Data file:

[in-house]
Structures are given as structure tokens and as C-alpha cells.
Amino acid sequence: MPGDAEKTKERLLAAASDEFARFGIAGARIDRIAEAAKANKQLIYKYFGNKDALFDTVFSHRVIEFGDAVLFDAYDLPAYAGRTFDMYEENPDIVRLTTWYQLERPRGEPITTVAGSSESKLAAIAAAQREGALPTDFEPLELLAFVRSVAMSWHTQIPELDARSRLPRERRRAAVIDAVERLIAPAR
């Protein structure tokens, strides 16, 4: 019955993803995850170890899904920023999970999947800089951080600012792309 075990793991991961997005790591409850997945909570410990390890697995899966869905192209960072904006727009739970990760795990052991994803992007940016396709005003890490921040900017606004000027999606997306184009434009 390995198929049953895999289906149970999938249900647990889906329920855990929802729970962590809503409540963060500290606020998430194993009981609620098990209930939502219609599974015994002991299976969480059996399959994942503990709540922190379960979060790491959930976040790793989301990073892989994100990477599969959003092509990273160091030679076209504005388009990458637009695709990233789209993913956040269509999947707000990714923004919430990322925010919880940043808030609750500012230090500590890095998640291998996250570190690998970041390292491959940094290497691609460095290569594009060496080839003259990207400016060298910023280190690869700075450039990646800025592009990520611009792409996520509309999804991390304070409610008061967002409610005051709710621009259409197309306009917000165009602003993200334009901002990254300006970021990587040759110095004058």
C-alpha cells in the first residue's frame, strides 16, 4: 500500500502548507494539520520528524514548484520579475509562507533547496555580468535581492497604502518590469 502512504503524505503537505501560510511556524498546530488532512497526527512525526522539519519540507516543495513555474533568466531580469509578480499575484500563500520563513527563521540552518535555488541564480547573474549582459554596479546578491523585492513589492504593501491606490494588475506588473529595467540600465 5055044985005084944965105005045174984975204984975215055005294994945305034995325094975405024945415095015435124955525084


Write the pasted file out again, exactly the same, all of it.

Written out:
[in-house]
Structures are given as structure tokens and as C-alpha cells.
Amino acid sequence: MPGDAEKTKERLLAAASDEFARFGIAGARIDRIAEAAKANKQLIYKYFGNKDALFDTVFSHRVIEFGDAVLFDAYDLPAYAGRTFDMYEENPDIVRLTTWYQLERPRGEPITTVAGSSESKLAAIAAAQREGALPTDFEPLELLAFVRSVAMSWHTQIPELDARSRLPRERRRAAVIDAVERLIAPAR
């Protein structure tokens, strides 16, 4: 019955993803995850170890899904920023999970999947800089951080600012792309 075990793991991961997005790591409850997945909570410990390890697995899966869905192209960072904006727009739970990760795990052991994803992007940016396709005003890490921040900017606004000027999606997306184009434009 390995198929049953895999289906149970999938249900647990889906329920855990929802729970962590809503409540963060500290606020998430194993009981609620098990209930939502219609599974015994002991299976969480059996399959994942503990709540922190379960979060790491959930976040790793989301990073892989994100990477599969959003092509990273160091030679076209504005388009990458637009695709990233789209993913956040269509999947707000990714923004919430990322925010919880940043808030609750500012230090500590890095998640291998996250570190690998970041390292491959940094290497691609460095290569594009060496080839003259990207400016060298910023280190690869700075450039990646800025592009990520611009792409996520509309999804991390304070409610008061967002409610005051709710621009259409197309306009917000165009602003993200334009901002990254300006970021990587040759110095004058």
C-alpha cells in the first residue's frame, strides 16, 4: 500500500502548507494539520520528524514548484520579475509562507533547496555580468535581492497604502518590469 502512504503524505503537505501560510511556524498546530488532512497526527512525526522539519519540507516543495513555474533568466531580469509578480499575484500563500520563513527563521540552518535555488541564480547573474549582459554596479546578491523585492513589492504593501491606490494588475506588473529595467540600465 5055044985005084944965105005045174984975204984975215055005294994945305034995325094975405024945415095015435124955525084